Demand for Hong Kong flats appears to defy cooling measures
Hong Kong’s residential property sector appears to be defying the government’s best efforts to cool the market, as home prices continue to hit new highs.
China Overseas Land & Investment said a 1,606 square-foot unit at Kai Tak, site of the city’s former airport, sold for HK$48.19 million, or HK$30,011 per square foot, through tender on Monday.
“It is a record price in our project and it reflects strong demand for such unit size,” said Tony Yau,
a director and general manager at China Overseas Property, a subsidiary of China Overseas Holdings.
The unit is at the One Kai Tak development, the city’s only project restricted to permanent residents.
Meanwhile, Wheelock Properties said it achieved sales revenues of HK$21 billion last year, its highest ever.
Wheelock announced its results about two hours after Hong Kong Monetary Authority chief executive Norman Chan said home sales in the primary residential market had dropped 80 per cent in December. A month earlier, the government introduced a 15 per cent stamp duty for buyers of second homes as part of efforts to rein in demand.
Home sales in the secondary market fell 30 to 40 per cent in the same period, said Chan in a financial affairs meeting at the Legislative Council today.
But after the lull in December, the market appears to be hotting up again in 2017.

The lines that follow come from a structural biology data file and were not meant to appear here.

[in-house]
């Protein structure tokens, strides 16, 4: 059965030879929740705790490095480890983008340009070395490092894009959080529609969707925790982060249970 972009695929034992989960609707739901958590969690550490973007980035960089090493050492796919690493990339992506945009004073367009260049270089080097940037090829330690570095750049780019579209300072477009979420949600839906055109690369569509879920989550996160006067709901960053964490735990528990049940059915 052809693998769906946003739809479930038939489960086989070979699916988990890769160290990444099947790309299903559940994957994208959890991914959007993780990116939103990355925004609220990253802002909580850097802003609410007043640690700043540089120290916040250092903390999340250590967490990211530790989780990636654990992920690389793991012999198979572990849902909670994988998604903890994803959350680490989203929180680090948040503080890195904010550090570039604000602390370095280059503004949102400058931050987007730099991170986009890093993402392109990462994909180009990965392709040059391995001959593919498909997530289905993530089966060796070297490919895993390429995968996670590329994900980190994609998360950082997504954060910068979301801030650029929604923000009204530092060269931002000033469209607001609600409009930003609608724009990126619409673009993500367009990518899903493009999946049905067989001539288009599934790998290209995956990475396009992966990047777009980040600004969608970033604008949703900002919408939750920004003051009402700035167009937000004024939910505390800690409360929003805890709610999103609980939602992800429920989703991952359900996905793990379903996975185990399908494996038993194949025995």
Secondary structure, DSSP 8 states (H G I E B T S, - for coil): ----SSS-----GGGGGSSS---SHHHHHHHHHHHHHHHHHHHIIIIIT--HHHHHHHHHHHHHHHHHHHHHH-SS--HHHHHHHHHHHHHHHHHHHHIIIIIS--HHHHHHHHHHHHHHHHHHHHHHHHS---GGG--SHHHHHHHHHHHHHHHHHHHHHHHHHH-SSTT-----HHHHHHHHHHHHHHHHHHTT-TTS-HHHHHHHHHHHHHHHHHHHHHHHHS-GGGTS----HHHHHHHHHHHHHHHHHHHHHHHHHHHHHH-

Demand for new flats is particularly high as developers offer a range of incentives such as stamp duty subsidies and attractive mortgage schemes. Many will provide a first mortgage of up to 80 or 90 per cent of an apartment’s value, far higher than the amount offered by banks.
Buoyed by strong demand, some developers are accelerating their marketing for new projects.
Four property developers in Hong Kong are set to roll out more than 2,000 flats soon.
K-Wah International, Cheung Kong Property Holdings and Henderson Land Development have uploaded their sales brochures for three new projects to their websites in recent days, a move that indicates the official pre-sales dates are nearing.
Meanwhile, Wheelock Properties chairman Stewart Leung said the firm would release three projects this year, and possibly a fourth.
He declined to make a forecast for sales this year, but said: “Every year we aim to sell more than HK$10 billion.”
Leung called for the government to remove some of the cooling measures to revive the secondary residential market.
“The government should review the four-year long cooling measures as they have failed to stop prices from rising, but are killing sales in the secondary market,” he said.
He suggested the government consider relaxing mortgage lending restrictions in order to encourage buying in the secondary market.
Leung said home prices are unlikely to fall as construction costs continue to soar.
He said the government should consider importing labourers to work on government projects to ease the labour shortage problem.
“As imported labour would mainly focus on public works, the private sector would not need to compete with the government for construction workers. It would ease the labour cost,” he said.
He forecast that home prices would rise 5 per cent this year.